I Am Ali (PG)

Directed by Clare Lewins
Picturehouse, Liverpool
28th November - 4th December 2014

Reviewed by Colin Serjent

Like a lot of people I have always had a fascination with the ultra-charismatic Muhammed Ali, although he was called Cassius Clay when I used to get up, when I was just a little kid, at 3am or 4am, to watch him involved in title fights, transmitted from the USA to UK homes via the Telstar satellite

The most famous of these bouts was when he first clinched the World Heavyweight title after defeating 'the big bad bear' Sonny Liston, who was part of the Mafia Mob.

This latest in a long line of documentary and feature films made about Ali stands out from the rest because, although it is flattering about him - some might call it hagiographic - it nevertheless reveals sides of him never before revealed, particularly his affinity with his large family, especially his devotion to his ma and pa.

Perhaps the most fascinating aspect of I Am Ali is the access director Clare Lewins has to the large supply of recordings of his family telephone calls. No lucid reasons are given in the film as to why Ali decided to tape these numerous calls/conversations, but one of his daughters, among nine children he has , suggested he wanted them to have keepsakes of their childhoods.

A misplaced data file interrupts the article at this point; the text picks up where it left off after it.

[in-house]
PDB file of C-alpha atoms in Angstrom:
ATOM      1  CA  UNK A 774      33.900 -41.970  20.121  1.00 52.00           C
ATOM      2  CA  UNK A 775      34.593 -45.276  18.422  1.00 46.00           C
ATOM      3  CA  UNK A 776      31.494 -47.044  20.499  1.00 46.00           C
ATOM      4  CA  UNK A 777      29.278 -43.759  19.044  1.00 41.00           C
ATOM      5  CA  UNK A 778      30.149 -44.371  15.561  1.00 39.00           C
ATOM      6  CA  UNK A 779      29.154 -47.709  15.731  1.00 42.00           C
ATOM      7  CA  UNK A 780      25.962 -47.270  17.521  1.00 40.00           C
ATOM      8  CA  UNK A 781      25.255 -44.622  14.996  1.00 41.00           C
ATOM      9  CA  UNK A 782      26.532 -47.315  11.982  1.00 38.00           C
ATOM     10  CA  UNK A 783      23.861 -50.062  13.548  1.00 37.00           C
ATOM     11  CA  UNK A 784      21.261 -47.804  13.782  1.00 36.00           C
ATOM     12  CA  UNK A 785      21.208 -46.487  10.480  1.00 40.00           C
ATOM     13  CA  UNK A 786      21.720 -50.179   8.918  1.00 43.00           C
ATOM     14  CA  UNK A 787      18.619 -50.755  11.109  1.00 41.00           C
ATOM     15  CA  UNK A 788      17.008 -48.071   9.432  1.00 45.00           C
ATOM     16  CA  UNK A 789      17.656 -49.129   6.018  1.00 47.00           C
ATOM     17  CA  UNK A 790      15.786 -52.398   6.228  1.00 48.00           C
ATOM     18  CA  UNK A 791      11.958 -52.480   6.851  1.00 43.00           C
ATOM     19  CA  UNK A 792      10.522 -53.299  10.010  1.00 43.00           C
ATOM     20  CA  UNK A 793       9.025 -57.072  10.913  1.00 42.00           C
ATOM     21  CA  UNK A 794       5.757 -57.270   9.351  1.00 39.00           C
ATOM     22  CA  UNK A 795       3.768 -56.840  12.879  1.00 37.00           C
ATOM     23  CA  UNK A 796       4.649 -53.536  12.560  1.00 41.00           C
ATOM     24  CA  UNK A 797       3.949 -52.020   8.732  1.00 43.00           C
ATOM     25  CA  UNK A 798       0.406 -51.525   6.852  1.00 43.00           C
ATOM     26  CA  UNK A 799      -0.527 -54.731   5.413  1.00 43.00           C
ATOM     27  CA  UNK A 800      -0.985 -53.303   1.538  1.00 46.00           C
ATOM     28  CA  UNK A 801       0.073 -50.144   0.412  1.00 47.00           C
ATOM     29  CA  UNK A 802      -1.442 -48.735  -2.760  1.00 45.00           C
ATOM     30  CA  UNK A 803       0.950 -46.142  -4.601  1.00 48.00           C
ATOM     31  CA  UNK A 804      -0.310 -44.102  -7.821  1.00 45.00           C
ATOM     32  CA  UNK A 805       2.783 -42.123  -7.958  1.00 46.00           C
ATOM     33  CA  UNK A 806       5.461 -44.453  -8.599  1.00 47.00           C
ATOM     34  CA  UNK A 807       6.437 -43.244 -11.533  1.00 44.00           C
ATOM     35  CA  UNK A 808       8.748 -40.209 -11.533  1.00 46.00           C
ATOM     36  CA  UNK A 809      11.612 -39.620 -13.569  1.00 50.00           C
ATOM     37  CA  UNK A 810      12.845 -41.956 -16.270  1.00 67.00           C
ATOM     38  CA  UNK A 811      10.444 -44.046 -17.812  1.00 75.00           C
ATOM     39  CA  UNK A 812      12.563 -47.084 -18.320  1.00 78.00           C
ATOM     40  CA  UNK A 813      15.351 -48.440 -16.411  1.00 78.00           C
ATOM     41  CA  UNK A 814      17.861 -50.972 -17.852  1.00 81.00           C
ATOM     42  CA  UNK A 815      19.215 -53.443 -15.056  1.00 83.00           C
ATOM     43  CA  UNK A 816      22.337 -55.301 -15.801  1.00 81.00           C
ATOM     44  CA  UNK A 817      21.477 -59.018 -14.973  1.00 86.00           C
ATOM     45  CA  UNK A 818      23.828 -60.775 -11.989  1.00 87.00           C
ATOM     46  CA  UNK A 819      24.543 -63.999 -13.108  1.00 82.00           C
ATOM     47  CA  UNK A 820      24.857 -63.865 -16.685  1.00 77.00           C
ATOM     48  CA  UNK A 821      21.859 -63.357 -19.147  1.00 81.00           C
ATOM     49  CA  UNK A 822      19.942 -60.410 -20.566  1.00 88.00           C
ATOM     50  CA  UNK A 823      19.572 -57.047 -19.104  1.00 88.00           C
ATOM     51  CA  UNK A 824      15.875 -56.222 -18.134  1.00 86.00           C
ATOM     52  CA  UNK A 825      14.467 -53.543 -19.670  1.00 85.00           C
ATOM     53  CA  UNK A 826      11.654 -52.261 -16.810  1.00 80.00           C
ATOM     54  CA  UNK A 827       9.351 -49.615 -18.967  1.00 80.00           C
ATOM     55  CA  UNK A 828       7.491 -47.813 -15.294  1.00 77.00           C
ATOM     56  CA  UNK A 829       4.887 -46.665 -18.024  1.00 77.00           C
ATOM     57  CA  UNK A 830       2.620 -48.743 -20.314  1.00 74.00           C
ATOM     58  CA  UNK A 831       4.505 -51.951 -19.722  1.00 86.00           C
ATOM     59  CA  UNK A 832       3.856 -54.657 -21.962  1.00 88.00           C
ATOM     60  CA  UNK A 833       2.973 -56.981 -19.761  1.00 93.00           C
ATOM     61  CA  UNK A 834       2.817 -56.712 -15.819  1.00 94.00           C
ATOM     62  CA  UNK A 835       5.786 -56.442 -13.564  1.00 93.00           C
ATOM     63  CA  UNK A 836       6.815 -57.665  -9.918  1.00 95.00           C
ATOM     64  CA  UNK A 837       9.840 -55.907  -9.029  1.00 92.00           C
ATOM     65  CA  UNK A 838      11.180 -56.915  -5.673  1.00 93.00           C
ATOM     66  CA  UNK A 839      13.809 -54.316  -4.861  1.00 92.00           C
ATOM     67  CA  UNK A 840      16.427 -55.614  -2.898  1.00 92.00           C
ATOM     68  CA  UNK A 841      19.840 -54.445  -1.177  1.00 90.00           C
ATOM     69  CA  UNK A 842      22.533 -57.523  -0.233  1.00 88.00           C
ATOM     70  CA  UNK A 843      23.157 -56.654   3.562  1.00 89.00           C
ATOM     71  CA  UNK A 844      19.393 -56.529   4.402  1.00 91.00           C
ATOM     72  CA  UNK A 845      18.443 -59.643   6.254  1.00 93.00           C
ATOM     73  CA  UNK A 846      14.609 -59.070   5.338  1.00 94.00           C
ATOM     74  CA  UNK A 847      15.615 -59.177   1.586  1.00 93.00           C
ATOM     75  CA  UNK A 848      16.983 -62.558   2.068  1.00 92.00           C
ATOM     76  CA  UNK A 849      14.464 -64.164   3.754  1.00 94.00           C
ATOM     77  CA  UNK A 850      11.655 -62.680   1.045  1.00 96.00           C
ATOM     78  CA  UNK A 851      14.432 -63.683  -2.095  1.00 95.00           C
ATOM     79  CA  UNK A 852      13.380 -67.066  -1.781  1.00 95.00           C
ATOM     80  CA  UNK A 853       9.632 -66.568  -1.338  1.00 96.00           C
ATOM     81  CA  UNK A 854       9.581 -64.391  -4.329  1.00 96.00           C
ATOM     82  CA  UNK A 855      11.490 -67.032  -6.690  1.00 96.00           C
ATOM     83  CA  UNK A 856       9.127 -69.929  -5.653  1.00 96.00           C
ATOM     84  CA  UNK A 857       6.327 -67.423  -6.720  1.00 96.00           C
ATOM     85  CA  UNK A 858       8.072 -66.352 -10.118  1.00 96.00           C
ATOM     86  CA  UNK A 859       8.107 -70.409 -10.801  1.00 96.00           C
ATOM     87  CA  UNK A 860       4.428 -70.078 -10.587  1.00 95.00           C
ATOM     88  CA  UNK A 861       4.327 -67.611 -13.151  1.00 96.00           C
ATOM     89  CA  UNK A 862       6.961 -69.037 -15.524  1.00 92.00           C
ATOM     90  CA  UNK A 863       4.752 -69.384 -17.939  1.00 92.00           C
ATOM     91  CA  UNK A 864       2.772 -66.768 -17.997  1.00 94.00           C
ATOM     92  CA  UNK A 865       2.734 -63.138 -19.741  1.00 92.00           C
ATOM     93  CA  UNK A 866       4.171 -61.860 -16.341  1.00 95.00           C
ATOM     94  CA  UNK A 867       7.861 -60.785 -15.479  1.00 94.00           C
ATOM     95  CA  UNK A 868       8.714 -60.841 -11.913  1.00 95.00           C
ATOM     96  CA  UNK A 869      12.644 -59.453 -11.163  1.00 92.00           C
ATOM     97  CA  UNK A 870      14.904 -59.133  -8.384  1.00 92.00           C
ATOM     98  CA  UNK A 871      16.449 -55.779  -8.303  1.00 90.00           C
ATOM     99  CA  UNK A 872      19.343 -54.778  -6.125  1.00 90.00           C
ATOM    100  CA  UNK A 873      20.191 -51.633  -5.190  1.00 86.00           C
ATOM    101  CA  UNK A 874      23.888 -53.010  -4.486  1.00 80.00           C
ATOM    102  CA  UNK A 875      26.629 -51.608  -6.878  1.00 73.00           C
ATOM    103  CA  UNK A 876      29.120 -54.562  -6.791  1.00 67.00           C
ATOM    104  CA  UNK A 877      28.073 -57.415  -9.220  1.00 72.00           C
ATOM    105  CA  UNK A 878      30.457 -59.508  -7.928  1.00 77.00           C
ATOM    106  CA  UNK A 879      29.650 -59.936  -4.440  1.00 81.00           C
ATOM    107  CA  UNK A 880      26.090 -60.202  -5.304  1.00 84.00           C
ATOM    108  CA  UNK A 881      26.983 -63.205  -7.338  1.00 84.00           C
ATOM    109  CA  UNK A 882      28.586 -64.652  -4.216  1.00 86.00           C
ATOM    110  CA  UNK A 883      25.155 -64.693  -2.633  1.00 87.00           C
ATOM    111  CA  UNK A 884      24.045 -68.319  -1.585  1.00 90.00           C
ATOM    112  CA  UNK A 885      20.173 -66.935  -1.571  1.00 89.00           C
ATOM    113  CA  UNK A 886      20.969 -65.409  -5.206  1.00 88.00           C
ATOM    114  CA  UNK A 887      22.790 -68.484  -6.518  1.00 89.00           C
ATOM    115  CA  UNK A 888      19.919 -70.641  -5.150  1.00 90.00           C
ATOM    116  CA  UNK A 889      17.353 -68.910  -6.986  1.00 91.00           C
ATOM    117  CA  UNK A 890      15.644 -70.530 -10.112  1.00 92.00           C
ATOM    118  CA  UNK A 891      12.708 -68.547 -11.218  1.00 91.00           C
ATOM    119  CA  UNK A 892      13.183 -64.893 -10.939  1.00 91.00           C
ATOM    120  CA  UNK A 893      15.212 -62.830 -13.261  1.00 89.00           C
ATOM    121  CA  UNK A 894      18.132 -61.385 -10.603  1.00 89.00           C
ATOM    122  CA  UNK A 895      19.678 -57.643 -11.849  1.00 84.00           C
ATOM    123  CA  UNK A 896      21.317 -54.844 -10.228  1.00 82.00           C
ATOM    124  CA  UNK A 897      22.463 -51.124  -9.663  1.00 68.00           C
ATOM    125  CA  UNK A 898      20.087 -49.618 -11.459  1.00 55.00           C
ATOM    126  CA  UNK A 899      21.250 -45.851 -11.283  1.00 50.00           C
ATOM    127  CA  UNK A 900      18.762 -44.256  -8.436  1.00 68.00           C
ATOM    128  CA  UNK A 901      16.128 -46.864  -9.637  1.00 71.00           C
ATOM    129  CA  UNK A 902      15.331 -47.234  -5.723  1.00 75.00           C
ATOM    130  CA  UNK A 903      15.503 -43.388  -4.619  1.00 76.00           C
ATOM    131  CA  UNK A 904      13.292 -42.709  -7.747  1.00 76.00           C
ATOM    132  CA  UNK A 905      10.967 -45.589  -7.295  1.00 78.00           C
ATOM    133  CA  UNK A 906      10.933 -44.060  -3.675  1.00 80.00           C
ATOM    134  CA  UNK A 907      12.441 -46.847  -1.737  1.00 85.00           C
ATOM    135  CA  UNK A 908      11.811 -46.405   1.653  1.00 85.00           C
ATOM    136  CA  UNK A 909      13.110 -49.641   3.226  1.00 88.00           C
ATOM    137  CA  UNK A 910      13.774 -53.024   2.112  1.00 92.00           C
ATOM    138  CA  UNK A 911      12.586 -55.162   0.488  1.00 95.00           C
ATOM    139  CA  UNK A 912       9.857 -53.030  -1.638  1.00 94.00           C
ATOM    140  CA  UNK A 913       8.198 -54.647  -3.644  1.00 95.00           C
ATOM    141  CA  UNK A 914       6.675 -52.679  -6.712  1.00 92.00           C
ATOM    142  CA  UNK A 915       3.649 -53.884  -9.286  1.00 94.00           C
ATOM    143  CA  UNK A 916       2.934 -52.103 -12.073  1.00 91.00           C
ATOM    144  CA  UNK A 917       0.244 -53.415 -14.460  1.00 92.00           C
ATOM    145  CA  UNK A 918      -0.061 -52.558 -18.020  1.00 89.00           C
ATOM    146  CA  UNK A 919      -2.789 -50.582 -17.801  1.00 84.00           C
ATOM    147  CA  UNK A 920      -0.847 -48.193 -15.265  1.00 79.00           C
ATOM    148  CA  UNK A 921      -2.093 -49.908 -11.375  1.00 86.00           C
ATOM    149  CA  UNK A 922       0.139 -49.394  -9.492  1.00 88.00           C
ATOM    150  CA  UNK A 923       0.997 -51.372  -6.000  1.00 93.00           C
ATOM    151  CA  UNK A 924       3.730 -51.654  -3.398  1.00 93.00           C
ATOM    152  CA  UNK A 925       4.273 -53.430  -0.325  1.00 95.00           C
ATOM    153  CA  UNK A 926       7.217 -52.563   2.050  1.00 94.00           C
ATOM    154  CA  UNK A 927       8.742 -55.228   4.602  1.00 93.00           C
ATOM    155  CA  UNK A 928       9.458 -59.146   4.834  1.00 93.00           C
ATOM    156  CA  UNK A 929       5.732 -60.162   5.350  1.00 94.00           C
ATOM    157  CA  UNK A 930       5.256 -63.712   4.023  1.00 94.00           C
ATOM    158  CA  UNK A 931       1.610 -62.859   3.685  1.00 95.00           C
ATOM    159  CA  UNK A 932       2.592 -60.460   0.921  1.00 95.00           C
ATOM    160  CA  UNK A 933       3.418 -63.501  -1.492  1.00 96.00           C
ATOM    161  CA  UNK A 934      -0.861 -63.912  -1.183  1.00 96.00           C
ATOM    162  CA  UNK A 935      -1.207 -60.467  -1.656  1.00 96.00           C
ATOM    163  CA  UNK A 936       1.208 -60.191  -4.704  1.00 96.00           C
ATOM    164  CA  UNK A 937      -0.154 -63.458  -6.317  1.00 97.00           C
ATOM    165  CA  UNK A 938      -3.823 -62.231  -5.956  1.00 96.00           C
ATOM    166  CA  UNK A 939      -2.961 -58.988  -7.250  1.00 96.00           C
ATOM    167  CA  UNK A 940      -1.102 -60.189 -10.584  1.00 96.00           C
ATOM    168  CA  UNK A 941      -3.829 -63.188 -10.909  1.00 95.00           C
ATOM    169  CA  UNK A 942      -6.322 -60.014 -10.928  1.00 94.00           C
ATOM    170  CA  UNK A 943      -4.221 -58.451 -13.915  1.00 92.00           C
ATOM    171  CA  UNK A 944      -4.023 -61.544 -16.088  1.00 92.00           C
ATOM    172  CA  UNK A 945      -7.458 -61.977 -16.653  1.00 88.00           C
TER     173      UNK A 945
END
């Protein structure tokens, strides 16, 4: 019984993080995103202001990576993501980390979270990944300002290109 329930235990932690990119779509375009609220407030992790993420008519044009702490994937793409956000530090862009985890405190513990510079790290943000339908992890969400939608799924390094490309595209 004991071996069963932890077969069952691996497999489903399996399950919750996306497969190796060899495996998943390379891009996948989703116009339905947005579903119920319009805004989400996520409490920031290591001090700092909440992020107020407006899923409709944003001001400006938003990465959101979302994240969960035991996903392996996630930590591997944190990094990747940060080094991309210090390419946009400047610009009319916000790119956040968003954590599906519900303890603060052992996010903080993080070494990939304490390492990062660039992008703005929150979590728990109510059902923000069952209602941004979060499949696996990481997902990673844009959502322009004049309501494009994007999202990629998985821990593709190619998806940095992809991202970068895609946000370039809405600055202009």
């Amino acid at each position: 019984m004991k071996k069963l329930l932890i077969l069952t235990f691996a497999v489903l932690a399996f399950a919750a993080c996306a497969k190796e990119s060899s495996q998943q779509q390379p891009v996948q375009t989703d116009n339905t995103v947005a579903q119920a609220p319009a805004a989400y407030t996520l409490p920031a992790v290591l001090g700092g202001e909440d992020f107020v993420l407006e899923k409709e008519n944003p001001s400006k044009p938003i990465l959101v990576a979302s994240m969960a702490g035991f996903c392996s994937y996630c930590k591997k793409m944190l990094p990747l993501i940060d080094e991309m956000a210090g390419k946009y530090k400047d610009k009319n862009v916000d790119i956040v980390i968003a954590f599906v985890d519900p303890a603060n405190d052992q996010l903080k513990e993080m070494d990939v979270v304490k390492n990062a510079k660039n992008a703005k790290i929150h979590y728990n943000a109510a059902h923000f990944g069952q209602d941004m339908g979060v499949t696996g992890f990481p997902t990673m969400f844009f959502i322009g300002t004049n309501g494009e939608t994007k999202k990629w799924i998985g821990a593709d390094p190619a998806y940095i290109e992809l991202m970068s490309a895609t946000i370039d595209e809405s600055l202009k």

The conversations reveal a more serious side to the man than the one portrayed when he was in front of the TV cameras, the press or in pre-fight skirmishes with forthcoming opponents.

In keeping with the hagiographic nature of the documentary when Ali's trainer Angelo Dundee spoke about his boxer's fight with British Champion Henry Cooper in 1965 no mention was made of the skulduggery he got up to after 'Our Enery' had despatched Ali to the floor.

In order to give him more breathing space to recover from this potential knockout blow he ripped, unseen to all, one of his gloves. The extra couple of minutes it took to put on another enabled Ali to get his wits together and eventually win the contest - Cooper having to retire with a heavily gashed eye.

Nevertheless I Am Ali was a joy to watch.

Sadly Ali was diagnosed with Parkinson's syndrome in 1984, a condition more than likely brought on by the heavy blows he took to the head - inexplicably he continued fighting until he was 39 - , notably in epic scraps with George Foreman and Joe Frazier.

Aged 72, he appeared again in front of a global audience in 2012, when he was a titular bearer of the Olympic flag during the opening ceremonies of the Olympic Games in London.

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